She touched upon some of the fears many people have like, stricter voting laws, access to contraceptives and abortion, the next Supreme Court Justice, and access to restrooms for transgender individuals.
Dr. Adams ended with a call to action to the audience: “In 2018, we will have midterm elections, where a third of the Senate is going to be reelected and all of the members of the House.”
Her message was clear, that if you want the government to change, get ready to vote.
Next to speak was Dr. Leitner from the ESU counseling center located in Flagler Metzgaar.
She invited students to come visit the counseling center if they want someone to talk to.
“The counseling center, which is located above the health center, is really a safe and welcoming environment for you to express whatever you’re feeling, whatever your anxieties might be, regardless of who it is you voted for,” Dr. Adams explained.
Before the floor was opened to the audience, Dr. Doreen Tobin, Vice President of Student Affairs, told students where to go if they are attacked or harassed in any way.
“My role is to talk about what happens if you go out and for some reason you feel that you’ve been harmed, attacked or assaulted in some way by somebody else on our community campus.”
After the opening statements, the floor was opened to students so they could express their fears and hopes.
A student Kennedy stated, “I fear that I’m going to lose access to my healthcare and that I won’t be able to afford my expensive medication.”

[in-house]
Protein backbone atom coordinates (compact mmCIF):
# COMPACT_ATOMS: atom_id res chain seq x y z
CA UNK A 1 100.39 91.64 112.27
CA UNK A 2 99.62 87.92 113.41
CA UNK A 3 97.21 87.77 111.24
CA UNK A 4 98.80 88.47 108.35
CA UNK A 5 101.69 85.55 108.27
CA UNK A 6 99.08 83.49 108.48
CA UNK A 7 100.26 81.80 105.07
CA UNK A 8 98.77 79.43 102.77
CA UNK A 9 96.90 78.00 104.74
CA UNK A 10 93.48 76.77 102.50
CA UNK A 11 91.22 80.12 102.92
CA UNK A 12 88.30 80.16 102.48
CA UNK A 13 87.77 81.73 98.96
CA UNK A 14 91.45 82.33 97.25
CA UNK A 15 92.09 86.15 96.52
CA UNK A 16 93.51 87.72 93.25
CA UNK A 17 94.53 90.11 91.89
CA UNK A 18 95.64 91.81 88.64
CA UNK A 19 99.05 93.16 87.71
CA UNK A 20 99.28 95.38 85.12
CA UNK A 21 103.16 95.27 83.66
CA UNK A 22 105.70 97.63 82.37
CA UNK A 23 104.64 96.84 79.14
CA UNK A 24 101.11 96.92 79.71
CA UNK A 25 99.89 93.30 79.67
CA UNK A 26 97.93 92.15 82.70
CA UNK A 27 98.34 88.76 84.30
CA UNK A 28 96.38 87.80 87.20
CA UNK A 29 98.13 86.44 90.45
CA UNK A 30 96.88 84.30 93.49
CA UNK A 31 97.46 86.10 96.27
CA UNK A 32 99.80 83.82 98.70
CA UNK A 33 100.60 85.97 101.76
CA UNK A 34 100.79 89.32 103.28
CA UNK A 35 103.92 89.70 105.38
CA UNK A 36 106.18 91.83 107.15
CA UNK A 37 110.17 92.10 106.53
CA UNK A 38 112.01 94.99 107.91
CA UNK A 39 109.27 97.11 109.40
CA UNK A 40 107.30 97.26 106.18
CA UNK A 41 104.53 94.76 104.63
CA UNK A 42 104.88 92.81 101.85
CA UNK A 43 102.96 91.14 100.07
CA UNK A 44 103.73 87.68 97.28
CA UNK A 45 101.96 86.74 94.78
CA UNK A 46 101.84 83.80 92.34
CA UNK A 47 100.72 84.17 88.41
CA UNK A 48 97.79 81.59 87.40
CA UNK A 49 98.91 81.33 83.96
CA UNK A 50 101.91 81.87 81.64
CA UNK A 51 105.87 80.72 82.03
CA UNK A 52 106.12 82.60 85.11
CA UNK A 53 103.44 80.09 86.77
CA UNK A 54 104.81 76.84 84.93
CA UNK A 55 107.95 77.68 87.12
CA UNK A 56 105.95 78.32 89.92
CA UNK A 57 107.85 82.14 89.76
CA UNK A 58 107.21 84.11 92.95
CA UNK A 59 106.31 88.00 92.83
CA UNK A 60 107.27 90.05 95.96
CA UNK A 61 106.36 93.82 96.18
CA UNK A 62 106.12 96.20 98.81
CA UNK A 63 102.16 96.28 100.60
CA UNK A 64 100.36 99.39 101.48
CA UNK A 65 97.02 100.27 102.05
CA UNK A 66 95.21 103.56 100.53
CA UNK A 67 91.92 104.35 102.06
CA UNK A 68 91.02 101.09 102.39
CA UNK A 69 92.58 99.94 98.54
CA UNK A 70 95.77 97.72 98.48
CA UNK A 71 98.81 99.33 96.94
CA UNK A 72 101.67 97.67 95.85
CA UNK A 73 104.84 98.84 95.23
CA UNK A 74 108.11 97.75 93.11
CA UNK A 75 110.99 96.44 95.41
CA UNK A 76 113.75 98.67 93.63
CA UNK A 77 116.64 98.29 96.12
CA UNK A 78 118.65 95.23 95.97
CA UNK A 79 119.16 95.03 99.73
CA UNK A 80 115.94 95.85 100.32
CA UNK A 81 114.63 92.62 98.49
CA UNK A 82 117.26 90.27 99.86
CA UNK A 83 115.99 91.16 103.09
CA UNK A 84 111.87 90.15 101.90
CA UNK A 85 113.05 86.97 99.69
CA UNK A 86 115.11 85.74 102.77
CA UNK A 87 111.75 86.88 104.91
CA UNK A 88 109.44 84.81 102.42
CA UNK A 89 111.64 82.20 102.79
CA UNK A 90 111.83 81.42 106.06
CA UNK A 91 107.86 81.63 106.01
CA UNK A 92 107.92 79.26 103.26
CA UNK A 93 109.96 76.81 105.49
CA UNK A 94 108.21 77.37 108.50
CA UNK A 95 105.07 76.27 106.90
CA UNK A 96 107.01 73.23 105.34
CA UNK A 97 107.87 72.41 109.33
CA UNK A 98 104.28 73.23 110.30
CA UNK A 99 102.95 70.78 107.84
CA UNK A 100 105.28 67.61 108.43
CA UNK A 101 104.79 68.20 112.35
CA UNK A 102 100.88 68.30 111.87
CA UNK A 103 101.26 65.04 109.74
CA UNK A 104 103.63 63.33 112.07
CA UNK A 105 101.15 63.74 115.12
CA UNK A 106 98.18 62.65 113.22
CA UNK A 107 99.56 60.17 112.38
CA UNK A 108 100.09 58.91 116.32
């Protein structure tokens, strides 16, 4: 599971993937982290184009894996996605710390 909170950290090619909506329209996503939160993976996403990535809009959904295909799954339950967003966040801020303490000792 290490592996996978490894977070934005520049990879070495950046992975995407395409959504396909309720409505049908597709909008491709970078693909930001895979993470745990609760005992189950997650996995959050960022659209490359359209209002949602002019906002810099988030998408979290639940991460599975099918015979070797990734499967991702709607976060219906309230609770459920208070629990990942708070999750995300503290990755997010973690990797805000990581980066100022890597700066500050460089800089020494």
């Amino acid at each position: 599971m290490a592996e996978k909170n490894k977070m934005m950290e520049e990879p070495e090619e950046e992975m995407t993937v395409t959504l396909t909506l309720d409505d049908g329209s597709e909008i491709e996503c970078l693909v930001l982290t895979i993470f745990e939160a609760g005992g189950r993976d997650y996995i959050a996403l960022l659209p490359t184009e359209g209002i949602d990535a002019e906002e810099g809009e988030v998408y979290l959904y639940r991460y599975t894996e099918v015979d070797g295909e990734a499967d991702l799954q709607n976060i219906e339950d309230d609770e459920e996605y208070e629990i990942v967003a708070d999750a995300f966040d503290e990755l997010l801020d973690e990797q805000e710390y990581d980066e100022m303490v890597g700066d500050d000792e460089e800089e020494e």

“I fear the socio-economic political landscape will change and regress. I fear racial injustice will continue. I hope racial injustice will improve. I hope the world will become a more loving, accepting place to live,” expressed another student Seth.
Several spoke about their fears for minorities.
One student said from the point of view from a person who came to America from another country, “This is not the America that I came to live in. This is not the America that I love.”
Dr. Cynthia Leenerts of the English Department voiced her fears, “I fear for my Muslim friends and students as well as my LGBTQ friends and students, I fear for the elderly, the disabled, for all the vulnerables.”
Another concern, echoed by several in attendance came from Dominique Washington, “My fear is that we don’t learn from this. That we don’t move forward and talk about what needs to be talked about.”
One student name Raven expressed concern that her race would suffer as it had in the past.
“My name is Raven,” she stated, “Not anything that starts with N.”
Although there were many fears and concerns from students, faculty, and the community, all of them seemed to have hope for the future.
Yilana Hernandez, a senior at ESU, offered this advice, “Be who you are, no matter who you are. Be you.”
She also said, “I hope we do not increase the division, but that we try to minimize it, especially on campus.”
The discussion gave many students a safe place to voice their concerns, and for them to find unity and safety knowing that others on campus feel the same way.